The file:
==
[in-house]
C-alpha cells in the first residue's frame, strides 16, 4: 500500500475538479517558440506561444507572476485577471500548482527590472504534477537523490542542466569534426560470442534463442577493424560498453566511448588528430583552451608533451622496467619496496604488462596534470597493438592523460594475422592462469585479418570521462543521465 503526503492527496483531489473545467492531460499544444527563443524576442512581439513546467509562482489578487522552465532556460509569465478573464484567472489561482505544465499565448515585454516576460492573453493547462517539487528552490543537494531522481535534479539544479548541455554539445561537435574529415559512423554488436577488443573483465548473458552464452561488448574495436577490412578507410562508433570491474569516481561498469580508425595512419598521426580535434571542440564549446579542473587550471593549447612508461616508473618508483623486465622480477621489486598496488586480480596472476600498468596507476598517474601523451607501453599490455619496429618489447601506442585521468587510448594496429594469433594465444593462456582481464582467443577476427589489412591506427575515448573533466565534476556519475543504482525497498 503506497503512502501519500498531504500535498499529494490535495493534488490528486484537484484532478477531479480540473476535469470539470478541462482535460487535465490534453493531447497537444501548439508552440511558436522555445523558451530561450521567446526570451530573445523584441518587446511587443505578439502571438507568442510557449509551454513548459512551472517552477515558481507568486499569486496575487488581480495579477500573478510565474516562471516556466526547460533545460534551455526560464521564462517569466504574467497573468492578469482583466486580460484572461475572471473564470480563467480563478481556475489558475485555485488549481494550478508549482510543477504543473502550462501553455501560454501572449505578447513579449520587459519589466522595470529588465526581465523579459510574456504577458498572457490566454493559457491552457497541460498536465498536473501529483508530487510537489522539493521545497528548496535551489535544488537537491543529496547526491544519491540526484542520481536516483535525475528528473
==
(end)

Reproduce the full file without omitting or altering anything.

[in-house]
C-alpha cells in the first residue's frame, strides 16, 4: 500500500475538479517558440506561444507572476485577471500548482527590472504534477537523490542542466569534426560470442534463442577493424560498453566511448588528430583552451608533451622496467619496496604488462596534470597493438592523460594475422592462469585479418570521462543521465 503526503492527496483531489473545467492531460499544444527563443524576442512581439513546467509562482489578487522552465532556460509569465478573464484567472489561482505544465499565448515585454516576460492573453493547462517539487528552490543537494531522481535534479539544479548541455554539445561537435574529415559512423554488436577488443573483465548473458552464452561488448574495436577490412578507410562508433570491474569516481561498469580508425595512419598521426580535434571542440564549446579542473587550471593549447612508461616508473618508483623486465622480477621489486598496488586480480596472476600498468596507476598517474601523451607501453599490455619496429618489447601506442585521468587510448594496429594469433594465444593462456582481464582467443577476427589489412591506427575515448573533466565534476556519475543504482525497498 503506497503512502501519500498531504500535498499529494490535495493534488490528486484537484484532478477531479480540473476535469470539470478541462482535460487535465490534453493531447497537444501548439508552440511558436522555445523558451530561450521567446526570451530573445523584441518587446511587443505578439502571438507568442510557449509551454513548459512551472517552477515558481507568486499569486496575487488581480495579477500573478510565474516562471516556466526547460533545460534551455526560464521564462517569466504574467497573468492578469482583466486580460484572461475572471473564470480563467480563478481556475489558475485555485488549481494550478508549482510543477504543473502550462501553455501560454501572449505578447513579449520587459519589466522595470529588465526581465523579459510574456504577458498572457490566454493559457491552457497541460498536465498536473501529483508530487510537489522539493521545497528548496535551489535544488537537491543529496547526491544519491540526484542520481536516483535525475528528473